‘The Interview’ to debut at North Park theater

Entertainment

LOS ANGELES, CA – DECEMBER 19: A billboard for the film ‘The Interview’ is displayed December 19, 2014 in Venice, California. Sony has canceled the release of the film after a hacking scandal that exposed sensitive internal Sony communications, and threatened to attack theaters showing the movie. (Photo by Christopher Polk/Getty Images)

This is an archived article and the information in the article may be outdated. Please look at the time stamp on the story to see when it was last updated.

SAN DIEGO — The controversial film ‘The Interview’ will debut on Christmas Day after what has been an ongoing saga.

In San Diego it will show at the Digital Gym Cinema in North Park.

“We’ll screen it on Christmas, we’ll screen it as many times as we can,” said Ethan Van Thillo, executive director at Media Arts Digital Gym.

Demand for tickets has already been overwhelming.

The cinemas’ ticket sales website went down moments after announcing they’ll be showing the film.

The Christmas Day screenings are sold-out, but the movie will be shown at least through New Year’s Day, according to the theater.

The big hype follows Sony’s first announcement it was pulling the plug on the fictional comedy about the assassination of North Korean leader Kim Jong-un, amid growing terrorist threats from Internet hackers. The announcement led to harsh criticism from the film’s stars and even President Obama.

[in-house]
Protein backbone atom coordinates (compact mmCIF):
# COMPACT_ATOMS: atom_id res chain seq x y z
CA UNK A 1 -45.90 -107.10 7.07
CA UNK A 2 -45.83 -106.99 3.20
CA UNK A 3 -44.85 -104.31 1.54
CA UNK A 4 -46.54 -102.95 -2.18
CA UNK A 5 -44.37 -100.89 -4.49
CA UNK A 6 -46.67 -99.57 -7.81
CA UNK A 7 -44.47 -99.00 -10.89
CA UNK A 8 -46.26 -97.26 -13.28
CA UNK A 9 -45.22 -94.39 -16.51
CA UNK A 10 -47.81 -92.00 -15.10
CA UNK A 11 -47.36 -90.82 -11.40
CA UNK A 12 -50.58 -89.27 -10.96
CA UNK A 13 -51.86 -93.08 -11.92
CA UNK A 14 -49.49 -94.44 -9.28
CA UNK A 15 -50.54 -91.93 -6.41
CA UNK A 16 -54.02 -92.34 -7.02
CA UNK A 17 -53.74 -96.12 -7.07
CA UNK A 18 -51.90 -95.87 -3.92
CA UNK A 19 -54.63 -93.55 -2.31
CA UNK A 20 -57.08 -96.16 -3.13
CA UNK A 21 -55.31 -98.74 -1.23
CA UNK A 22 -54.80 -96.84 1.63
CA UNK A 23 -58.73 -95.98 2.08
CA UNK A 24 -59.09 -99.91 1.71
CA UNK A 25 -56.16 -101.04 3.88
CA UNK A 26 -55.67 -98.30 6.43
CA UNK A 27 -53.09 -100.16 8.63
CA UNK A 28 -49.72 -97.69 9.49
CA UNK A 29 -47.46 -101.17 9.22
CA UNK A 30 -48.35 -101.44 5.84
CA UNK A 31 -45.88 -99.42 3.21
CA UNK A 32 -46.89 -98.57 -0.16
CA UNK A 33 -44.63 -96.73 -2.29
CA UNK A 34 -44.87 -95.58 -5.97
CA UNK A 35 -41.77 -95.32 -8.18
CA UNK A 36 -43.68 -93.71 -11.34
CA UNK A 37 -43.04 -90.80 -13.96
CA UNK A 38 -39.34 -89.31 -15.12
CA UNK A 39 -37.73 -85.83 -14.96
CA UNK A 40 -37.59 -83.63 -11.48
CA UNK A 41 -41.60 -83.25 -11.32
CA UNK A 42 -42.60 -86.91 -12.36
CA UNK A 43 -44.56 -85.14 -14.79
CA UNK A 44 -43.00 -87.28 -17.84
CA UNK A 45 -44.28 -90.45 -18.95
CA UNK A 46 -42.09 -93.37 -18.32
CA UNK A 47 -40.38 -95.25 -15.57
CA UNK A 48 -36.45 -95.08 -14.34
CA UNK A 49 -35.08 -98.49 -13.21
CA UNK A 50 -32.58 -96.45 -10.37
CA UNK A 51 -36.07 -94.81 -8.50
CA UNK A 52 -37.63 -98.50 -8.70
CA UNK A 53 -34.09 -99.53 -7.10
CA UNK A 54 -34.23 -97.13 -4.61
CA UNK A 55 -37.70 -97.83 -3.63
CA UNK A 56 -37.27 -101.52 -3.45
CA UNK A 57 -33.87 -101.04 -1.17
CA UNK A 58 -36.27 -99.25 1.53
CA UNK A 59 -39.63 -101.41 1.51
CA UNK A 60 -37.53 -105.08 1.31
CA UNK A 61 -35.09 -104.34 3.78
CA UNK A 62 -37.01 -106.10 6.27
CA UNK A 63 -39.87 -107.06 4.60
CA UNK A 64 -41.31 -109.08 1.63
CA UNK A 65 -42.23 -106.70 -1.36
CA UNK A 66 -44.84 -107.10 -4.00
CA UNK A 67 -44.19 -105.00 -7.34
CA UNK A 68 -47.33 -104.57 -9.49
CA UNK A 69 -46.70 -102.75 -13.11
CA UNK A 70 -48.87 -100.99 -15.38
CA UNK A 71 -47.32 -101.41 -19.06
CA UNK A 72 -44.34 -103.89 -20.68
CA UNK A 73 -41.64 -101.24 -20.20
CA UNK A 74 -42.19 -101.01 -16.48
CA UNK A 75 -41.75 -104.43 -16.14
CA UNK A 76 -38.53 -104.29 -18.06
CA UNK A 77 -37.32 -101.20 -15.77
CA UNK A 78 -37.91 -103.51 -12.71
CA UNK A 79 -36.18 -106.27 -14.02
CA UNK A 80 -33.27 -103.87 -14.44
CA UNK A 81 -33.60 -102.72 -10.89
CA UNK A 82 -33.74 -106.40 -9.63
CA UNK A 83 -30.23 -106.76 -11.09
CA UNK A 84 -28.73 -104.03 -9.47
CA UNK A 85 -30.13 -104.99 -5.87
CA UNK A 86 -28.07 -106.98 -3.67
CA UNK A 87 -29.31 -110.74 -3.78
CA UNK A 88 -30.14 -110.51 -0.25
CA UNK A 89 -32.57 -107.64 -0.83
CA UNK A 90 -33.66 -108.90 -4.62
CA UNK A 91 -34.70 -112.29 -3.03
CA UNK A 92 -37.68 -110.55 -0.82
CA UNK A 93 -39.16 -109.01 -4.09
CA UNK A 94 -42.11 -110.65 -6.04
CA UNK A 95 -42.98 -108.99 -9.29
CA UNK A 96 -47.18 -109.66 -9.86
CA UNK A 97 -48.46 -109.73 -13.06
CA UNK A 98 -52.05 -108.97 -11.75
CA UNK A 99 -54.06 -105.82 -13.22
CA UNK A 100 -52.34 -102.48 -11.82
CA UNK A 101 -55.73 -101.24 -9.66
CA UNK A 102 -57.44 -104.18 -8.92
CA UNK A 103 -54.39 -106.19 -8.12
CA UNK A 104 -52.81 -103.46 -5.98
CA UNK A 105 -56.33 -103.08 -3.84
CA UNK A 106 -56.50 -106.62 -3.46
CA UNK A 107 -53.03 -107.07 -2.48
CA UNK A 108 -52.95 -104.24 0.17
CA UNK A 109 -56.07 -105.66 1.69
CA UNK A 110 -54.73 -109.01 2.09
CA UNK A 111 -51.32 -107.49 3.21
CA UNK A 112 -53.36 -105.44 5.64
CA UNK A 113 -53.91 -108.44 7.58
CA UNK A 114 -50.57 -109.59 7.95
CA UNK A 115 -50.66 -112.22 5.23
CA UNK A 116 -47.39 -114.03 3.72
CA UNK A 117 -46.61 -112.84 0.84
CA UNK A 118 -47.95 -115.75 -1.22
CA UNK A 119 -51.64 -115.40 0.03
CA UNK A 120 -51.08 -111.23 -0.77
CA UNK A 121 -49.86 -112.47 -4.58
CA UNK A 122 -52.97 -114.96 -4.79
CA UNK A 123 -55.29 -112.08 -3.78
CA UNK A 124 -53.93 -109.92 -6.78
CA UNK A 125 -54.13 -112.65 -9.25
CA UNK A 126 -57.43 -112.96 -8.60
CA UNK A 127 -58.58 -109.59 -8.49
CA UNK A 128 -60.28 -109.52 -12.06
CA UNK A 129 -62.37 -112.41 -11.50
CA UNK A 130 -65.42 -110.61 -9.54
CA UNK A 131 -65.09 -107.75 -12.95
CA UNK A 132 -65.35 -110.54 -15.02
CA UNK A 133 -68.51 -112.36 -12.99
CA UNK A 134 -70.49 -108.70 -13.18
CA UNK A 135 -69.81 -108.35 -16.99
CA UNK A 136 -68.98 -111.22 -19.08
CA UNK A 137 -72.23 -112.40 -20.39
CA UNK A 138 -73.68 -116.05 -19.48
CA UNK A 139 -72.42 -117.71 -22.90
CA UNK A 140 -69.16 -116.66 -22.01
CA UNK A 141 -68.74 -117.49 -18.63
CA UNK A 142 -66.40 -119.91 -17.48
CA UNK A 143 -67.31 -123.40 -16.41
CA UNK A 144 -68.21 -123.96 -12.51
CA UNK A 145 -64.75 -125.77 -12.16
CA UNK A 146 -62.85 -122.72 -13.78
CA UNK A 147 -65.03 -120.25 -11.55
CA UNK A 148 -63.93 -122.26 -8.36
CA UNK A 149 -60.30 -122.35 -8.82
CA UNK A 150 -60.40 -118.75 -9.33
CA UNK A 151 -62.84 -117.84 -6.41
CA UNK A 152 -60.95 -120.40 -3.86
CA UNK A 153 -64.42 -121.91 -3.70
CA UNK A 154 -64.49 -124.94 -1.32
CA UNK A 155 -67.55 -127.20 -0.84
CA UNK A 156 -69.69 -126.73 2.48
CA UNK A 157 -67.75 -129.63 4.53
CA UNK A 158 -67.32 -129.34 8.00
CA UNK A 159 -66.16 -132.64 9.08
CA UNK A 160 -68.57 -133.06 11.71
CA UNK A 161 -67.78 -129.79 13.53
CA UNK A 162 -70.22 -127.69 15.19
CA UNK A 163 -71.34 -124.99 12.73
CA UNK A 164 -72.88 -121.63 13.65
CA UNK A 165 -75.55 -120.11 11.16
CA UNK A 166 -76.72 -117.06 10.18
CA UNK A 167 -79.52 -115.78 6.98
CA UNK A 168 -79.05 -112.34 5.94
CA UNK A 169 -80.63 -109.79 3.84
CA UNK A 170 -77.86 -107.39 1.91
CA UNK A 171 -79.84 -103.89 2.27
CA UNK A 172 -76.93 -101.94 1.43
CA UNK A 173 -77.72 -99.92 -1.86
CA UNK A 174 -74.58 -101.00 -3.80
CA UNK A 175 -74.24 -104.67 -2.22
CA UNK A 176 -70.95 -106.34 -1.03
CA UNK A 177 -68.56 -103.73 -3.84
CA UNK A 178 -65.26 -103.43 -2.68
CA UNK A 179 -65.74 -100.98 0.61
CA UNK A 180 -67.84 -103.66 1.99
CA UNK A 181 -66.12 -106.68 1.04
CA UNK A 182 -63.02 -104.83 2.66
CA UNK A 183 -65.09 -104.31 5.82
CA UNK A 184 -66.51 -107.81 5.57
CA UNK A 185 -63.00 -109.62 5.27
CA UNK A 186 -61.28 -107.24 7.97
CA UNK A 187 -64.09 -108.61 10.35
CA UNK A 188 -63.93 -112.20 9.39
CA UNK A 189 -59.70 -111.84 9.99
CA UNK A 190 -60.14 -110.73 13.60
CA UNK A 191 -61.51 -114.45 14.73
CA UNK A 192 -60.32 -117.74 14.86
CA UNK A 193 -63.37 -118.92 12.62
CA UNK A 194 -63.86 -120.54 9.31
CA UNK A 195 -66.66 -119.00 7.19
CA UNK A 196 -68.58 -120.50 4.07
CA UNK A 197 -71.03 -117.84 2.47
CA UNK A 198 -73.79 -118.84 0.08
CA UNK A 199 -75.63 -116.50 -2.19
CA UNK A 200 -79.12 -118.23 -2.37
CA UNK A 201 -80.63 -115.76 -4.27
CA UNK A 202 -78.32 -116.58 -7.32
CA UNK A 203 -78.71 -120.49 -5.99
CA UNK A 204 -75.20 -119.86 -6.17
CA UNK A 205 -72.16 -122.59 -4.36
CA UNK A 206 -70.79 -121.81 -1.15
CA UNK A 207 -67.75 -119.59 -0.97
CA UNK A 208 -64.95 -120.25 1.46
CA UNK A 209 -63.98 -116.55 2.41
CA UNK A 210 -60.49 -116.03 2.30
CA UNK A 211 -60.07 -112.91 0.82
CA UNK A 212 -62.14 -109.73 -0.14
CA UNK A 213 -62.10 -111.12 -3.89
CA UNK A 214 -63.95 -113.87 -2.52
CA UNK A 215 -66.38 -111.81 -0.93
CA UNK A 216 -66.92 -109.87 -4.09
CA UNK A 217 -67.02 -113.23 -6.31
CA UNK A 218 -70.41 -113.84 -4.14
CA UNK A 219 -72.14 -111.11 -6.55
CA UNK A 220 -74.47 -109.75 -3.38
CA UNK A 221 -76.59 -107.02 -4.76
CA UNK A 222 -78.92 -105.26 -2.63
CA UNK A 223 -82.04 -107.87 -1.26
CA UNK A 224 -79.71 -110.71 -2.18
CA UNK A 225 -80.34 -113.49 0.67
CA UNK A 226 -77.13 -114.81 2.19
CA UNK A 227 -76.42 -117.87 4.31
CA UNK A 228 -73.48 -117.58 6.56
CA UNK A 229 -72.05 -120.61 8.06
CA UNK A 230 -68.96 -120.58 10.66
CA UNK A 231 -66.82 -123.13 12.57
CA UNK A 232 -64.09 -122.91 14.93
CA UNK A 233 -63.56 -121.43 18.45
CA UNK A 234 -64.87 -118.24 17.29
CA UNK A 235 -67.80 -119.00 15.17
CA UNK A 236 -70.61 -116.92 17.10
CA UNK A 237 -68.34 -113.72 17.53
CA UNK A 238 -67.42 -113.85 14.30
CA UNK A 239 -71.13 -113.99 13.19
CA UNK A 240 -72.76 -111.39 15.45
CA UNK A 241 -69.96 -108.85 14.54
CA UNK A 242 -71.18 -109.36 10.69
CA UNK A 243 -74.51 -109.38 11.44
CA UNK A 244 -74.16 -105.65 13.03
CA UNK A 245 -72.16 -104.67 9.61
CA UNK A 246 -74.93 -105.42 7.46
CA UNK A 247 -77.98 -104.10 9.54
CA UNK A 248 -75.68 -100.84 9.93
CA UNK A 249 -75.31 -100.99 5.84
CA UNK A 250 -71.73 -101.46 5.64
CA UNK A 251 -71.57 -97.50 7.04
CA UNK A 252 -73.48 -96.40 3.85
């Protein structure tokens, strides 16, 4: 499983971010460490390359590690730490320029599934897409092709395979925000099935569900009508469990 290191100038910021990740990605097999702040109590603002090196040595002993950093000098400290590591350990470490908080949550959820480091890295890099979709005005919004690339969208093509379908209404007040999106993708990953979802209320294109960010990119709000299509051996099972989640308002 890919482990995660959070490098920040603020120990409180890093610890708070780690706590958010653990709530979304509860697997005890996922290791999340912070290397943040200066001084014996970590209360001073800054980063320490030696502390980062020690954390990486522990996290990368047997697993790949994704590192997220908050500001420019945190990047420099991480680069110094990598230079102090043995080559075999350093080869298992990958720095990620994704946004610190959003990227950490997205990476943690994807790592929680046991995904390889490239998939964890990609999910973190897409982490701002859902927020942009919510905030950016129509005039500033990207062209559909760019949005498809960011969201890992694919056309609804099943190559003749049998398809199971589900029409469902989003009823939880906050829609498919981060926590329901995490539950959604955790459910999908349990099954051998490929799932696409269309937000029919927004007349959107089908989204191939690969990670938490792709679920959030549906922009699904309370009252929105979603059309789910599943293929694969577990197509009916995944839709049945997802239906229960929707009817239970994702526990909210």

“I really want to watch it now more than ever,” said movie fan Martin Aceves.

“I wouldn’t put it past Hollywood to pull a publicity stunt like that,” said celebrity attorney Brian Watkins who, besides being skeptical of Sony’s pull and release, thinks the movie shouldn’t have been made in the first place.

“I’m sure that we wouldn’t be happy if the shoes were reversed and people were making fun of killing President Obama or killing his daughters or something like that,” said Watkins.

But others side on the right to free speech.

“I think it’s important to be respectful of other cultures and other communities, but in this regard we know Seth Rogan, we know James Franco, we know the comedy and the types of films that they’re presenting so you need to go in there with that open mind,” said Van Thillo. “We need to let people decide the type of films they want to see.”

In a statement issued Wednesday, FBI officials said they were maintaining contact with Sony and others in the industry as their investigation continued, and had shared information with independent movie theater owners planning to screen the film.

“The FBI, out of an abundance of caution, routinely shares information about a variety of threats, including cyber threats, with law enforcement entities, to include task forces, and private sector partners to provide awareness,” according to the statement. “This engagement is critical in our nation’s efforts to safeguard against attacks from our adversaries. The FBI encourages the public to remain vigilant and report suspicious activity to law
enforcement.”

RELATED STORIES:

Most Popular Stories

Latest News

More News